The Autism�Vaccine Debate Continues

April 8, 2009

The debate about the autism�vaccine link rages on. There have been a couple of articles posted to HCPLive.com featuring this topic.

The debate about the autism—vaccine link rages on. There have been a couple of articles posted to HCPLive.com featuring this topic.

Another Blow to the Autism—Vaccine Link

Do you know any parents who’ve made the decision not to vaccinate their children because they are convinced there is a link between vaccines and autism?

According to the vast majority of researchers and legitimate studies, there is no proof that early childhood vaccinations cause autism (http://content.nejm.org/cgi/content/abstract/347/19/1477; http://adc.bmj.com/cgi/content/abstract/93/10/832). But of course there are researchers and studies that say otherwise, including this one by father-and-son autism über-quacks Mark and David Geier, and this one that relied on data from an online survey and sports huge confidence intervals. (A response from Anthony R. Cox and Sarah Mcdowell can be found in the January 2009 issue of Autism.)

This topic has led to some nasty arguments between two celebrity spokeswomen and even death threats given to healthcare professionals. “A man from Seattle wrote to me that he would ‘hang me from my neck,’” said University of Pennsylvania professor Paul Offit, MD, an expert on vaccines and a vocal naysayer to claims linking them to increases in autism.

In mid-February a special court of the National Vaccine Injury Compensation Program announced its ruling on three cases where the parents were seeking compensation based on their belief that their children developed autism as a result of receiving the combined measles, mumps, and rubella vaccination that contained thimerosal, a preservative containing mercury. The court ruled against the parents, noting that they had not presented sufficient evidence to prove that the childhood vaccines caused autism in their children.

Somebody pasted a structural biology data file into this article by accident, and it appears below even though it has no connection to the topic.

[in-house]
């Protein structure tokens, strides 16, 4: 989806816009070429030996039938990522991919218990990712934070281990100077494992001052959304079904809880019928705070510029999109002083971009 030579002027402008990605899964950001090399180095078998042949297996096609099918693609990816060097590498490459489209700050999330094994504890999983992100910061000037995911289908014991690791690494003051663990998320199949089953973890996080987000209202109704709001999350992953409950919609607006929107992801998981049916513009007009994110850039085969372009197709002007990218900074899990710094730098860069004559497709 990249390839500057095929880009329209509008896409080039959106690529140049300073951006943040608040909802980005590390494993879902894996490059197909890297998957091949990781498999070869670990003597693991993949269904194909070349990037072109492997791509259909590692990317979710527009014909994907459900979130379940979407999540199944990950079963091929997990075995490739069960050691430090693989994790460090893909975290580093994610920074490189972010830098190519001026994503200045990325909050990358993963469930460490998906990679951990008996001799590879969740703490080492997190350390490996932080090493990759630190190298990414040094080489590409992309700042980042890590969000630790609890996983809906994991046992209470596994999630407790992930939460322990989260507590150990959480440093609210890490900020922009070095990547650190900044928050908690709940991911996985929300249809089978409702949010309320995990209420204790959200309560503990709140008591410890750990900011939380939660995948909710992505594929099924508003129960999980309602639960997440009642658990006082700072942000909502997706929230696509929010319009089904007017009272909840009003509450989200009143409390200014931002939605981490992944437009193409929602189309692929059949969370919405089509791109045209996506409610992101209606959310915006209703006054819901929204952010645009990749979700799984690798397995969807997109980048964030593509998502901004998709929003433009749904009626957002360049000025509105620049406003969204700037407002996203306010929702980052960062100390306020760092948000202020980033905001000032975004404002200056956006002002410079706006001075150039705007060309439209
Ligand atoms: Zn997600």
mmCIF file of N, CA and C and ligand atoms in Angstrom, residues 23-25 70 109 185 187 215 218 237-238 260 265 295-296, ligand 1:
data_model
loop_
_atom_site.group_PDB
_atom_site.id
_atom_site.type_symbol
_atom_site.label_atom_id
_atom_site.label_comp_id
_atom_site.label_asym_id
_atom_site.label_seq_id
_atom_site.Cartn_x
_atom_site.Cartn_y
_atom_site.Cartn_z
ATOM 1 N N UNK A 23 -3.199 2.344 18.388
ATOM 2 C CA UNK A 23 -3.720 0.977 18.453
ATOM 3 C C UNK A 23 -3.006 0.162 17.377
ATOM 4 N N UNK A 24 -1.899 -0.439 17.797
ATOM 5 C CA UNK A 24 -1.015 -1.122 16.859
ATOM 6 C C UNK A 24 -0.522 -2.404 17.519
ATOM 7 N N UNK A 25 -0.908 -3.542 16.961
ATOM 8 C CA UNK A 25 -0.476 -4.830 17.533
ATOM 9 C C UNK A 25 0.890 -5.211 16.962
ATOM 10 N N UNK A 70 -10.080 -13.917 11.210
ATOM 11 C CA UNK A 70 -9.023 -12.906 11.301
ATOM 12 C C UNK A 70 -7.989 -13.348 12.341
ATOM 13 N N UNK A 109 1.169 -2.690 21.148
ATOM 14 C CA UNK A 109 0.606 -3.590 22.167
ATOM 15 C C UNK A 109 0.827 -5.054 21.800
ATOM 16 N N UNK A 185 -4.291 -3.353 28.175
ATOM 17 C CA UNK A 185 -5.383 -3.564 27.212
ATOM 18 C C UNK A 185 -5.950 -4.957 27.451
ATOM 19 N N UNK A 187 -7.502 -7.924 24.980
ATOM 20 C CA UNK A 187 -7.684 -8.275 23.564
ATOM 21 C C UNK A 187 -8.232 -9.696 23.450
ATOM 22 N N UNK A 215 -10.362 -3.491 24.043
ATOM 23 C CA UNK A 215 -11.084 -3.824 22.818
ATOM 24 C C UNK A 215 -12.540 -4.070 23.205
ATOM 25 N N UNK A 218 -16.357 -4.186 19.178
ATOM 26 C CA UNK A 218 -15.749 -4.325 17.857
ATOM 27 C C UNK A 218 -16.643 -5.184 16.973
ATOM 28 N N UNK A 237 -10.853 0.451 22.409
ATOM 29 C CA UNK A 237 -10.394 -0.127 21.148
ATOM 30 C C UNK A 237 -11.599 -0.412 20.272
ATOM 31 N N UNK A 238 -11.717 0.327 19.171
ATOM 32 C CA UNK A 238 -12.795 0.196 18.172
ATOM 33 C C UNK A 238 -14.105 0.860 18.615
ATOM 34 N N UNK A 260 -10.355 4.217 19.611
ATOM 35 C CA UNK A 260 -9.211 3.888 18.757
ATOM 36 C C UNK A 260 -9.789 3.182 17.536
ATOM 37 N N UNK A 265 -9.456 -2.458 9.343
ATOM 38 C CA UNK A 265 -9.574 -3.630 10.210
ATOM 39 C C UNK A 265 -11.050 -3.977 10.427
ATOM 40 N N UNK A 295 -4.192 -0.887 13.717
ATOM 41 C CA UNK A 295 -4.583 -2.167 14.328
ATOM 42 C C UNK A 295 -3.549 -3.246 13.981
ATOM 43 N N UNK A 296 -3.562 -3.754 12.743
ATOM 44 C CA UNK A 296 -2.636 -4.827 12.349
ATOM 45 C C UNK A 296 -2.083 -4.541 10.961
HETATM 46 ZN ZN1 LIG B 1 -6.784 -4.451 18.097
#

“I have no doubt that the families of countless other autistic children, families that cope every day with the tremendous challenges of caring for autistic children, are similarly deserving of sympathy and admiration. However, I must decide this case not on sentiment, but by analyzing the evidence,” Special Master George L. Hastings, Jr. wrote in his ruling. “In this case the evidence advanced by the petitioners has fallen far short of demonstrating such a link.”

Researchers are continuing to study the cause of autistic disorders and working to develop better treatments.

It’s unfortunate that so many parents are taking it upon themselves to deny vaccinating their children. This decision has led to the increase of previously controlled infectious diseases—with vaccination rates decreasing in Great Britain, there were “1,348 measles cases in England and Wales last year,” while in “1998 there were just 56 cases.” The news isn’t as drastic in the US, but the numbers are increasing.

California Experiencing Unusual Increase in Autism Diagnoses

Intrigued by the increasing number of autistic children in California, researchers set out to determine what factors could be to blame. After all, it’s quite surprising to see how the state’s autistic prevalence has gone from fewer than nine in 10,000 for children born in 1990 to more than 44 in 10,000 for children born in 2000. Initially, study authors speculated that the increase might have something to do with how the condition was diagnosed or counted, but the UC Davis M.I.N.D. Institute study shows that these factors are not relevant.

The study, published in the January 2009 issue of Epidemiology, “correlated the number of cases of autism reported between 1990 and 2006 with birth records and excluded children not born in California” using the “Census Bureau data to calculate the rate of incidence in the population over time and examined the age at diagnosis of all children ages two to 10 years old.” Researchers eliminated migration as a potential cause, and also determined that only 24% of the increase could be attributed to being diagnosed at an earlier age. In addition, researchers pointed out that California’s increasingly diverse population is not a factor because autism rates are fairly similar in all ethnic groups. Therefore, the study’s authors suggest that “research should shift from genetics to the host of chemicals and infectious microbes in the environment that are likely at the root of changes in the neurodevelopment of California's children.”

Do you concur with the CDC and the Department of Health and Human Services that there is a strong consensus among the medical and scientific communities that a careful and thorough review of the evidence concerning the vaccine-autism theory reveals no association between vaccines and autism? If you remain unconvinced by the latest evidence against the vaccine—autism ink, what do you find to be the most compelling argument for such a link?